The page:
From Russia with LUV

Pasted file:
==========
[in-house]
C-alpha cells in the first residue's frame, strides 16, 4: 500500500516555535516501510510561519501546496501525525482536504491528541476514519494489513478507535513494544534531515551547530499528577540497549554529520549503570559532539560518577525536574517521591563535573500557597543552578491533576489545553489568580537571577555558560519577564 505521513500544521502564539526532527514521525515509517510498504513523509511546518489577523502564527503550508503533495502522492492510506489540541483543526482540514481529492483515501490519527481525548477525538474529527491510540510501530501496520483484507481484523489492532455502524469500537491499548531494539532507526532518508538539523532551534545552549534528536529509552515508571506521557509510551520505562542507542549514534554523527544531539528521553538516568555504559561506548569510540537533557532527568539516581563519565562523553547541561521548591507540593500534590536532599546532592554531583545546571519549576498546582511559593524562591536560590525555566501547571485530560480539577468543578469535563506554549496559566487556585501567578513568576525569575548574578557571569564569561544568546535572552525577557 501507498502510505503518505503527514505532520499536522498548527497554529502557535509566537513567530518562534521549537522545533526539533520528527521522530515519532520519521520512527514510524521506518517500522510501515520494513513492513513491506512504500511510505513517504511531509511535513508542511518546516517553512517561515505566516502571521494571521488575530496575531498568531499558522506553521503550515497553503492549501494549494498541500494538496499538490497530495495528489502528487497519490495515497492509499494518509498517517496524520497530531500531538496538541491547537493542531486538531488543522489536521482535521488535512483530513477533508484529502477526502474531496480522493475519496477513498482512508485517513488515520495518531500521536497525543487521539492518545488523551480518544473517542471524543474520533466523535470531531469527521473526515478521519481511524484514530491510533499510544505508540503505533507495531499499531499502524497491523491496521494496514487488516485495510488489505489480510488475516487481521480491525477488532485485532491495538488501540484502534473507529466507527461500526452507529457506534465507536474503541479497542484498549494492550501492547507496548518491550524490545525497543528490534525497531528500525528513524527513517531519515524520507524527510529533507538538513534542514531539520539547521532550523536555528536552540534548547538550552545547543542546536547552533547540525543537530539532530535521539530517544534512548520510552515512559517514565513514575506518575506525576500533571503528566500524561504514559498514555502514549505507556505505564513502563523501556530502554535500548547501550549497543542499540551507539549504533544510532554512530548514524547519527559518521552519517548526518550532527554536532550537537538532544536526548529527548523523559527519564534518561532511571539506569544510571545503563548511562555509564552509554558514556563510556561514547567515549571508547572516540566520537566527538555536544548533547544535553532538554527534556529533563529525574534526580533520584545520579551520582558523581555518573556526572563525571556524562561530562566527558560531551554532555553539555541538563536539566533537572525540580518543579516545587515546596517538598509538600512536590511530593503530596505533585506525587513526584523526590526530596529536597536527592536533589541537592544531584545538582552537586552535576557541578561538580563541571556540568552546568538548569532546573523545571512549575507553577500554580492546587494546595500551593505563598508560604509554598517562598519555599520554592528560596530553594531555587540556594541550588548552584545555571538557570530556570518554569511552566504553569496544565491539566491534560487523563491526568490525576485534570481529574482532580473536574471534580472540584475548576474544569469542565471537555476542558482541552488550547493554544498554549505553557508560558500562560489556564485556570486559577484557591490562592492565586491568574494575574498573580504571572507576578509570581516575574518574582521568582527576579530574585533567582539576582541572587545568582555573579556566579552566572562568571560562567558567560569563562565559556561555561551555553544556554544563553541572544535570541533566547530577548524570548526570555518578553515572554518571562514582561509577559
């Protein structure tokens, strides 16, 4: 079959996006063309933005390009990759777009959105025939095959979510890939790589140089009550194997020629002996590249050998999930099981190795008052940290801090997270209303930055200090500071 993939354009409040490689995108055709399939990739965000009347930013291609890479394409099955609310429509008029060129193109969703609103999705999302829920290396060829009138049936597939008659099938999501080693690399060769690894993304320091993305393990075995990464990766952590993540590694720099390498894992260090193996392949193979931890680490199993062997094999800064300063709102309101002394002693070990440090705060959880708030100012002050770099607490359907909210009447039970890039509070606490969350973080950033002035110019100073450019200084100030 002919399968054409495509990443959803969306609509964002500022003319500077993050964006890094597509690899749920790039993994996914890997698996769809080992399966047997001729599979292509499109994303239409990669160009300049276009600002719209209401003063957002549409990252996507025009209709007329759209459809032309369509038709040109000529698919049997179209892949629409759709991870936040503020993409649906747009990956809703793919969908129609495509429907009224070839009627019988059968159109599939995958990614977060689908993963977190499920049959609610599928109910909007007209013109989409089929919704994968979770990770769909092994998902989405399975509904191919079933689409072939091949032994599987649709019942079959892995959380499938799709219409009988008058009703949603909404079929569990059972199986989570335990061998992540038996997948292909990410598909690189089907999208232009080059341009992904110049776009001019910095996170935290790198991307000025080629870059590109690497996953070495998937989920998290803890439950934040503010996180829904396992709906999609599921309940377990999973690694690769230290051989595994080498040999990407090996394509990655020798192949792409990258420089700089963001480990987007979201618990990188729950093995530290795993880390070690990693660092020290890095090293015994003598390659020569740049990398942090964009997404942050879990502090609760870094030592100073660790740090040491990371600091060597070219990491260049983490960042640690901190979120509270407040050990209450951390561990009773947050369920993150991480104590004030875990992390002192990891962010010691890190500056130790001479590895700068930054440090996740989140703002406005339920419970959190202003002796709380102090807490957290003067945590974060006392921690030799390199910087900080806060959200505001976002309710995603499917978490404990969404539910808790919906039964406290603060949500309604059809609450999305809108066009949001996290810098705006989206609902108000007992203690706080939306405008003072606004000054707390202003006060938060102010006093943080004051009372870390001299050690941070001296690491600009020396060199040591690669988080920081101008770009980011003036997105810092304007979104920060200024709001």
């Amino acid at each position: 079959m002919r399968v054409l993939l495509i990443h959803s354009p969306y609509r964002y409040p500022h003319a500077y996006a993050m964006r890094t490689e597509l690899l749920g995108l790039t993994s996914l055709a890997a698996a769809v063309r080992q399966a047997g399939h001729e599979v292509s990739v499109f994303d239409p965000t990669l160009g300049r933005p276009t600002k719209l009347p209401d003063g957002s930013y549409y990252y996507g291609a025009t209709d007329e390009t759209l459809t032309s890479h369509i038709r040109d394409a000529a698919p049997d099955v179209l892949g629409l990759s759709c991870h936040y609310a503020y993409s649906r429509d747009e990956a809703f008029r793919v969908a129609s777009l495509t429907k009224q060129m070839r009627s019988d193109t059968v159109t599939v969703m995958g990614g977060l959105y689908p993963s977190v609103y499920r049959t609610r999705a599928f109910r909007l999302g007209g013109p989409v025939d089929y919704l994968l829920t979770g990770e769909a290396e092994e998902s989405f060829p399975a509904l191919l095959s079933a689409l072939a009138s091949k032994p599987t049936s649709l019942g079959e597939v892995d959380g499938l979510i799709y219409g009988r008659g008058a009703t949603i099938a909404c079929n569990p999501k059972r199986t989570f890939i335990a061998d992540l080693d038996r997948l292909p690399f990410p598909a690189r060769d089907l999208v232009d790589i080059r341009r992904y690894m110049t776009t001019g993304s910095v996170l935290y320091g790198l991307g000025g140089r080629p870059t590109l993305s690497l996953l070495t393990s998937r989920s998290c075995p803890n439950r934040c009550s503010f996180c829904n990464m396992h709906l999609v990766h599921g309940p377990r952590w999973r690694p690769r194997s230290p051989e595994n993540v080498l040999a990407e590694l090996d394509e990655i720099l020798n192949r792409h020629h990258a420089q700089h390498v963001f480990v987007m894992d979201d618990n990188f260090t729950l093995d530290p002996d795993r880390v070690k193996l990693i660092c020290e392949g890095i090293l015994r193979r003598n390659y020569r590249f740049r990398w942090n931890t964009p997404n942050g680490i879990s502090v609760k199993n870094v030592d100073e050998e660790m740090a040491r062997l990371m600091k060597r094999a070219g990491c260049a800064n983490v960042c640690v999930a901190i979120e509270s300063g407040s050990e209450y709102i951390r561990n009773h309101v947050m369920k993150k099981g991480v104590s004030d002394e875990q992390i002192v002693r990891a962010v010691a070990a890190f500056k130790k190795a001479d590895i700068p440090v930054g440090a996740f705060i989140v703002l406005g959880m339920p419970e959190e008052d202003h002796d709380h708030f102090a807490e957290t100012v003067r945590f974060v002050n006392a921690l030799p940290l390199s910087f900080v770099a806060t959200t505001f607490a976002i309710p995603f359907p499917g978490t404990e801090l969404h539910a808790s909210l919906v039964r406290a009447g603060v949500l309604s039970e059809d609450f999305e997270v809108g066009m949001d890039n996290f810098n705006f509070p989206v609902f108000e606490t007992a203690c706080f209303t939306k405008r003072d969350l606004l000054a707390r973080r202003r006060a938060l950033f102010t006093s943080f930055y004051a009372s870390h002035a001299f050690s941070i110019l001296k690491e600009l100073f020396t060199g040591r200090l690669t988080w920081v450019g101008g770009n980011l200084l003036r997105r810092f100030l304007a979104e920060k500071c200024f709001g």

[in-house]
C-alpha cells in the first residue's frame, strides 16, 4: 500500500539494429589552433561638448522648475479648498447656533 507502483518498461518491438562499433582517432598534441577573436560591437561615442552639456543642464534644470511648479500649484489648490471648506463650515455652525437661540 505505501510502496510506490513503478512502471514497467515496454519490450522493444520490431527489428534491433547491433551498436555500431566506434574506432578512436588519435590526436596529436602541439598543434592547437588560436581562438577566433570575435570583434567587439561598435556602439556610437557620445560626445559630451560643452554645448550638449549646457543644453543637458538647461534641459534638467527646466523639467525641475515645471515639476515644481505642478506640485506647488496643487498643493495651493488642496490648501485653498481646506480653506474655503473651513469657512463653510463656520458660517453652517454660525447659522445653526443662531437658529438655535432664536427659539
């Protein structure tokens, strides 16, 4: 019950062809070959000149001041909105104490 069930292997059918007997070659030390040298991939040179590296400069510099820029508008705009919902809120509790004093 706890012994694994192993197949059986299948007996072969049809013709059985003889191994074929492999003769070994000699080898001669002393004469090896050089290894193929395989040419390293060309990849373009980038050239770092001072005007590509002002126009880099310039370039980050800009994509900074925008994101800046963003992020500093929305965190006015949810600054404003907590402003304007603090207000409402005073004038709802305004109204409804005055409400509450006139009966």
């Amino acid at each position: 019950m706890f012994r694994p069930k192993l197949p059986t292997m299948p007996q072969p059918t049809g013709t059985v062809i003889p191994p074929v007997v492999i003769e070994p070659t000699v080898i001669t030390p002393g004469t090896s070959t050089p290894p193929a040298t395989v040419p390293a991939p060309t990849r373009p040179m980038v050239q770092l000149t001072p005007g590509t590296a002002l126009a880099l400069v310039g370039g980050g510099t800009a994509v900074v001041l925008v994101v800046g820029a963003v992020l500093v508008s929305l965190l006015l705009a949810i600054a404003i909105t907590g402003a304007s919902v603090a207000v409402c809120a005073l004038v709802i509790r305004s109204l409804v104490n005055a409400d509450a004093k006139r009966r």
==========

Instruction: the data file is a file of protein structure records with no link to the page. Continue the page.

Story by James Rupley from Recoil Magazine Issue 38The Soviet Union was responsible for the most iconic and ubiquitous rifle in the world, introducing the Avtomat Kalashnikova in the late 1940s. While the Soviet Union is no more, in Russia, the Kalashnikov Concern carries on the legacy of its namesake. Earlier this year, Larry Vickers and I traveled to Russia to finish photography for our newest book release in the Vickers Guide series. Our goal was to see not only current small arms offerings in Russia but also to document historic Kalashnikov-type rifles dating back to just after the Second World War. This juxtaposition of old and new would be a theme throughout our entire time in Russia. Maxim Popenker greeted us when we arrived in Moscow. A native of St. Petersburg (“Peter” to the locals), Maxim created the well-known World Guns website (world.guns.ru), now operating as ModernFirearms.net. Before Wikipedia became such a thorough, albeit error-prone, repository for firearms information, World Guns was often the first destination for Internet searches on guns — frankly it still should be. Maxim showed us around Moscow, first taking us to the new monument to Mikhail Kalashnikov, the father of the AK-47, in the center of Moscow. Unveiled in September 2017, the monument features a larger-than-life statue to the storied designer and a metal plaque depicting some of his creations. The original plaque included a sculpture of an exploded view of the German MKb42(H), a predecessor of the legendary Sturmgewehr assault rifle. Ostensibly, it had been intended by the uninformed sculptor to be an illustration of an AK-47, yet the mistake highlighted longstanding debate about the Sturmgewehr’s influence on the AK’s development. The erroneous portion was at the edge of the plaque and was subsequently cut off, leaving some visible traces of the original. In fact, the worker doing these “repairs” was initially arrested by local police for defacing a public monument! Just two hours by plane east of Moscow is the city of Izhevsk. Situated on the Izh River, Izhevsk has been a significant metalworks town since the 1700s. During the Napoleonic era, Izhevsk became an armory city, manufacturing firearms for Russian Imperial troops. Its location fairly deep inside Russian territory has been key to its continued importance as an arms producer for the military, particularly during the Second World War as German troops advanced across the Soviet frontier. For fans of Russian and Soviet small arms, Izhevsk is notable as the home of one of the three most widely known arsenals in Russia — Izhevsk Machine Engineering Plant, Factory #74, more commonly known as “IZHMASH.” Along with Tula and Molot, the other two members of this trifecta, IZHMASH was a major producer of Kalashnikov rifle variants — notably the original AK-47 rifle and subsequent AK, AKM, AK-74, AK-100 series, and more. Mikhail Kalashnikov lived and worked here once the AK-47 was to be prepared for serial production. We photographed some of the oldest Kalashnikovs in existence — AK-47 rifles from the initial military trials in 1947 and 1948. These “trials guns” can be identified by their prototype combination muzzle brake/front sight assembly — discarded before large-scale production began in 1949. Technically, only the original experimental rifles that won army trials in 1947 and the approximately 1,500 rifles produced in Izhevsk in 1948 for military field trials are properly designated “AK-47” rifles. What Americans typically refer to as the “Type 1, 2, or 3 AK-47” is simply designated “Avtomat Kalashnikova” (or “AK”) in official Soviet documents. IZHMASH is essentially a city within a city, completely encompassing numerous blocks with rows of factories — some old, some quite modern. It operates today under new ownership and under the “Kalashnikov Concern” brand. Kalashnikov Concern initiated a multiyear modernization program to improve profitability, streamline production, and upgrade product offerings. While they continue to produce some of the legacy IZHMASH products, they’ve launched numerous exciting new ones. The AK-12 and AK-15 (5.45x39mm and 7.62x39mm, respectively) modernized Kalashnikov-type rifles went through the “Ratnik” trials held by the Russian Army in 2013, as part of a diverse modernization program for soldiers. They’ve been redesigned to improve accuracy and optics mounting options, with a nonremovable gas tube and a removable gas plug for maintenance, combination front sight/gas block (similar to the AK-104), newly designed pistol grip with internal storage, and a new tensioned top cover design with integral rail for optics. Arising out of the AK-12 is the new RPK-16, intended as a RPK-74 replacement. Other interesting products are the SVCh (possible successor to the SVD), SR-1 rifle in 5.56x45mm with counterbalanced recoil system, AM-17 compact rifle with polymer lower in 5.45x39mm, and the compact AMB-17 suppressed rifle with the subsonic 9x39mm cartridge (.300BLK’s Russian cousin). Unfortunately, none are available stateside due to existing sanctions imposed on Kalashnikov Concern by our government in July 2014. Many factors determine what makes any given company successful and for how long, but one couldn’t help but think that Kalashnikov Concern represents the future of firearms development. It’s not just the modern-day successor to Mikhail Kalashnikov’s lineage; during our stay, it felt much like the Apple Inc. of the firearms world. Its headquarters are located in the beautifully renovated Vsevolozhsky Manor, an 18th century building in an upscale neighborhood of Moscow. Interestingly, it’s one of the few wooden structures in Moscow that survived the Fire of 1812 during Napoleon’s occupation. And just next door is the corporate campus of Yandex, Russia’s Google. The Kalashnikov Concern offices are clean and modern with contemporary facilities. Employees are outgoing, charismatic, and warm, with everyone from management to factory workers treating us with great friendliness, kindness, and interest. They know firearms, and they know marketing. In fact, they have a department called “technical marketing,” distinct from traditional marketing. These folks bridge the needs of end users, engineers, and traditional marketers. They’re largely “Alpha” veterans, counterterrorism specialists akin to Delta in the United States, with all the knowledge and skill that you’d expect. Russia should be an obligatory stop on any firearm enthusiast’s pilgrimage list. There are numerous hurdles to overcome, not least the complexities of travel visas and language issues. But the museums are excellent, and you can’t help but come back with a more complete appreciation for the Kalashnikov after walking through Red Square and traveling to an armory city or two outside of Moscow.